Senate Rejects GOP Consumer Protection Plan
RENEE MONTAGNE, host:
Regulating Wall Street is the main focus of discussion in Washington, D.C. now. The Senate is working on a bill that would rewrite the rules for the financial industry.
One of the most contentious proposals would create a consumer financial protection agency. Democrats tend to support it. Republicans dont. Yesterday, Republicans made their first attempt to knock down that provision.
NPR's Audie Cornish reports.
AUDIE CORNISH: The loudest arguments over the proposed consumer agency often center on what kind of business it would cover. Republican Minority Leader Senator Mitch McConnell...
Senator MITCH MCCONNELL (Representative, Kentucky; Senate Minority Leader): From florists to orthodontists to builders to car dealers - all concerned about the potential impact this new agency would have.�
Senator CHRIS DODD (Democrat, Connecticut; Senate Banking Committee Chairman): The idea, to use his language, that we're covering florists and accountants and lawyers and dentists - nothing could be further from the truth.
CORNISH: That's head of the Banking Committee, Democrat Chris Dodd. Dodd says only companies with significant financial business would be covered. But critics take issue with that definition.
Sen. DODD: That's not a bad point. I understand that. But dont tell me it covers a florist. Under any, any definition of the word, significantly involved in financial services and products, excludes retailers and merchants across the country.
CORNISH: Dodd says legislators are constantly playing catch-up with the financial industry and a consumer bureau could help end that. Right now, the legislation takes the responsibilities of consumer regulations currently split between half a dozen agencies, and puts them all in the hands of a special bureau at the Federal Reserve. The bureau would read the fine print on all kinds of loans and banking industry products -credit cards, mortgages, payday lending and more - and it would issue and enforce rules on the products for the largest financial institutions.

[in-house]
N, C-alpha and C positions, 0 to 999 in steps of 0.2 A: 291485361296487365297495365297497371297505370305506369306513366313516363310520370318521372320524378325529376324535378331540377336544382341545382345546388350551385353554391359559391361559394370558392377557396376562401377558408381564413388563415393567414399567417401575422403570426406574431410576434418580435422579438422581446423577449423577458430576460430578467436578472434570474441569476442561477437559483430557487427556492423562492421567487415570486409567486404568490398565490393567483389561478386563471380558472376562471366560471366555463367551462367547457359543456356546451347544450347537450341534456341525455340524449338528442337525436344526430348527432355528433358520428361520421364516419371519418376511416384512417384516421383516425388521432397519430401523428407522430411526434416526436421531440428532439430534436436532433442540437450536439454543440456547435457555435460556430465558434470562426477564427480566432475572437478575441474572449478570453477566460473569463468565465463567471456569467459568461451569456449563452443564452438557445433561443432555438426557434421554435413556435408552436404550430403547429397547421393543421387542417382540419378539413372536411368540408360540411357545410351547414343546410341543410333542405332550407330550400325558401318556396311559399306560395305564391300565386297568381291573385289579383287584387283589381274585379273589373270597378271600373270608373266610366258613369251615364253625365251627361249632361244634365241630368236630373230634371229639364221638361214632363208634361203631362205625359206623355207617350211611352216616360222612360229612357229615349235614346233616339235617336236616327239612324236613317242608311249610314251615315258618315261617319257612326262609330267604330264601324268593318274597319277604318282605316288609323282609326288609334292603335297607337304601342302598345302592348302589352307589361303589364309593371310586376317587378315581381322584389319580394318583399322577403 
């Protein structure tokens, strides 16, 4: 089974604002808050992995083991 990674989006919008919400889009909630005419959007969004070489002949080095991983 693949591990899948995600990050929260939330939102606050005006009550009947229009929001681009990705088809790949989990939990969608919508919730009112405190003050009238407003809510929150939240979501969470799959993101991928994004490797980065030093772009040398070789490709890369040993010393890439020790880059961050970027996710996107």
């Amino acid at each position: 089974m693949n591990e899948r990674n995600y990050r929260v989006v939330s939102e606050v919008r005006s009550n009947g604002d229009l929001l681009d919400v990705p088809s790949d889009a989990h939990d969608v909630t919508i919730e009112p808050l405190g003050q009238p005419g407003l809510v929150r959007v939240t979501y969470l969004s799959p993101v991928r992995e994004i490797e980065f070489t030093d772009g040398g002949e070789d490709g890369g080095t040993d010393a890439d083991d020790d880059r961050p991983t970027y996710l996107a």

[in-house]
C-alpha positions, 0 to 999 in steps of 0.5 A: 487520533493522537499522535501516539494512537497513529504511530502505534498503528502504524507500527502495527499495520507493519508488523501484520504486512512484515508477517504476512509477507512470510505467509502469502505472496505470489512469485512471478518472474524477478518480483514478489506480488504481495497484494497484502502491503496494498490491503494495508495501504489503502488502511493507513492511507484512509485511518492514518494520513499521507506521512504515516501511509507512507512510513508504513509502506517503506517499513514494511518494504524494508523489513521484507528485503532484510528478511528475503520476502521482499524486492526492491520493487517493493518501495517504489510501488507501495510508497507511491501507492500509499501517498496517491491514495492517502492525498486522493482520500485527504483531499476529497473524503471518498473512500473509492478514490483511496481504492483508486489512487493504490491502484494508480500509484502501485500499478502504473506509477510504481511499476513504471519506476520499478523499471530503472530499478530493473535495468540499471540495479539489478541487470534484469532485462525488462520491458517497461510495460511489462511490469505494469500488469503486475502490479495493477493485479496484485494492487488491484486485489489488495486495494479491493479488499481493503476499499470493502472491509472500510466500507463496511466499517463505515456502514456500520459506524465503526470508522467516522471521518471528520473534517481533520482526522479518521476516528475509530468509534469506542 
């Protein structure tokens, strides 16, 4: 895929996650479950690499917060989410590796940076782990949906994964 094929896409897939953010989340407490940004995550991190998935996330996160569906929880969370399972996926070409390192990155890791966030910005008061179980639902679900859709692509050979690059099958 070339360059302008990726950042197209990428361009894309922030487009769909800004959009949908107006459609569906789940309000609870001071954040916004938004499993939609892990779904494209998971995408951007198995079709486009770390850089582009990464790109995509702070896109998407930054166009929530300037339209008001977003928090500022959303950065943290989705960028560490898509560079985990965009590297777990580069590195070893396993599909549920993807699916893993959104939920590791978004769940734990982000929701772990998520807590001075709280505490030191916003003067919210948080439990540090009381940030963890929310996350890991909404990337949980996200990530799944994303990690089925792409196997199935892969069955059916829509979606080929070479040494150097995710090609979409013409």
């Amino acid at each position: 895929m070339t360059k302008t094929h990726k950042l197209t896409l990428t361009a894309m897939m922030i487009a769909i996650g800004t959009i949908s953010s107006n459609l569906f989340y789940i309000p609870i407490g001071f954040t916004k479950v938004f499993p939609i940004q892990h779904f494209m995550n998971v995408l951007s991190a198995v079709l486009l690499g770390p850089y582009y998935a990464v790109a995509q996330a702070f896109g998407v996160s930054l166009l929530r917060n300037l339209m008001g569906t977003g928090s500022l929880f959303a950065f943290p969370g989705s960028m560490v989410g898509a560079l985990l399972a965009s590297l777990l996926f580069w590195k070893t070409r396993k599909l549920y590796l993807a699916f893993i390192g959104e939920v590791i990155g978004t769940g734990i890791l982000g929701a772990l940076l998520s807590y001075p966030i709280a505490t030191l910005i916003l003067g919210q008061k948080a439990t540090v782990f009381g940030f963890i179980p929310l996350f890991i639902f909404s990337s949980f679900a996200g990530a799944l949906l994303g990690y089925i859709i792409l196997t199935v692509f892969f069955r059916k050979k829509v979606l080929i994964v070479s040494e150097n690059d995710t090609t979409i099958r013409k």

But the real debate will be over the consumer division's power, says Michael Calhoun of the Center for Responsible Lending.
Mr. MICHAEL CALHOUN (President, Center for Responsible Lending): They're trying to attack the Consumer Protection Agency by giving existing bank regulators veto power over it, by limiting its enforcement authority, by limiting its rule-making authority.
CORNISH: For instance, the Republican alternative plan would've placed the agency in the FDIC and let the banking regulators sign off on consumer rules. The amendment failed, but Republican Richard Shelby was forecasting the GOPs next move way before the vote.
Senator RICHARD SHELBY (Republican, Alabama): If our proposal's not around, we're going to be trying to surgically strike a lot of stuff -obnoxious stuff - out of this bill.
CORNISH: One strike target is a provision allowing states to pass tougher consumer laws than the new federal agency. Unlike current law, the bill would also let state attorneys general go after national banks on consumer issues.
And it's not just Republicans who have raised concerns about it. Here's Delaware Democrat Tom Carper.
Senator TOM CARPER (Democrat, Delaware): The problem I have with having 50 attorney generals step in and try to enforce the rules and regulations from this new bureau and in 50 different states, each with their our perspective, I think it invites, almost a patchwork quilt.
CORNISH: Senator Carper says he'll file an amendment to change that part of the bill if someone doesnt beat him to it.
Audie Cornish, NPR News the Capitol.
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